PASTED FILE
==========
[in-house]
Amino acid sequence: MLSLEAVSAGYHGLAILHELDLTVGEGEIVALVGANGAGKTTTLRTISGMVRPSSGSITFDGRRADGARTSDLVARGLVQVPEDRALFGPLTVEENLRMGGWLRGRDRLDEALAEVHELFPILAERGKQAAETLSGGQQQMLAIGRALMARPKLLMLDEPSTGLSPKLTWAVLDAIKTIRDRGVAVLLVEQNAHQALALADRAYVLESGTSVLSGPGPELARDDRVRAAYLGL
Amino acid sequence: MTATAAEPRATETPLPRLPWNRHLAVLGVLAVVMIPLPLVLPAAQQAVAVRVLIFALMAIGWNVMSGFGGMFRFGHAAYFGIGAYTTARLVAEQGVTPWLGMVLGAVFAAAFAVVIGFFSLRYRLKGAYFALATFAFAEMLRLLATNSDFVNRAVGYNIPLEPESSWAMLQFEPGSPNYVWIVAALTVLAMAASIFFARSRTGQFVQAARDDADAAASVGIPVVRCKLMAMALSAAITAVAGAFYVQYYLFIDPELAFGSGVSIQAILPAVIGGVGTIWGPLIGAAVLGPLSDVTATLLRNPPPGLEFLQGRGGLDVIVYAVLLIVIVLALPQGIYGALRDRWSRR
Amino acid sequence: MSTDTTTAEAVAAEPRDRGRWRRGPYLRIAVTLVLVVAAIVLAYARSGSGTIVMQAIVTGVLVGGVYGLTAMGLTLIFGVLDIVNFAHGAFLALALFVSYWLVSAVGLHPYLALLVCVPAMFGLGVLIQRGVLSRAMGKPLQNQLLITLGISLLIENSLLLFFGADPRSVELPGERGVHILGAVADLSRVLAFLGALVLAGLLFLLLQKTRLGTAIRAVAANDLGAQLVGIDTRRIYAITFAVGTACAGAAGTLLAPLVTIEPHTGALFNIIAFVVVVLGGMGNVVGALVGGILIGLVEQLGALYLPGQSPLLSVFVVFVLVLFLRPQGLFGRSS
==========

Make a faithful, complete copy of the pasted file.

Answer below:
[in-house]
Amino acid sequence: MLSLEAVSAGYHGLAILHELDLTVGEGEIVALVGANGAGKTTTLRTISGMVRPSSGSITFDGRRADGARTSDLVARGLVQVPEDRALFGPLTVEENLRMGGWLRGRDRLDEALAEVHELFPILAERGKQAAETLSGGQQQMLAIGRALMARPKLLMLDEPSTGLSPKLTWAVLDAIKTIRDRGVAVLLVEQNAHQALALADRAYVLESGTSVLSGPGPELARDDRVRAAYLGL
Amino acid sequence: MTATAAEPRATETPLPRLPWNRHLAVLGVLAVVMIPLPLVLPAAQQAVAVRVLIFALMAIGWNVMSGFGGMFRFGHAAYFGIGAYTTARLVAEQGVTPWLGMVLGAVFAAAFAVVIGFFSLRYRLKGAYFALATFAFAEMLRLLATNSDFVNRAVGYNIPLEPESSWAMLQFEPGSPNYVWIVAALTVLAMAASIFFARSRTGQFVQAARDDADAAASVGIPVVRCKLMAMALSAAITAVAGAFYVQYYLFIDPELAFGSGVSIQAILPAVIGGVGTIWGPLIGAAVLGPLSDVTATLLRNPPPGLEFLQGRGGLDVIVYAVLLIVIVLALPQGIYGALRDRWSRR
Amino acid sequence: MSTDTTTAEAVAAEPRDRGRWRRGPYLRIAVTLVLVVAAIVLAYARSGSGTIVMQAIVTGVLVGGVYGLTAMGLTLIFGVLDIVNFAHGAFLALALFVSYWLVSAVGLHPYLALLVCVPAMFGLGVLIQRGVLSRAMGKPLQNQLLITLGISLLIENSLLLFFGADPRSVELPGERGVHILGAVADLSRVLAFLGALVLAGLLFLLLQKTRLGTAIRAVAANDLGAQLVGIDTRRIYAITFAVGTACAGAAGTLLAPLVTIEPHTGALFNIIAFVVVVLGGMGNVVGALVGGILIGLVEQLGALYLPGQSPLLSVFVVFVLVLFLRPQGLFGRSS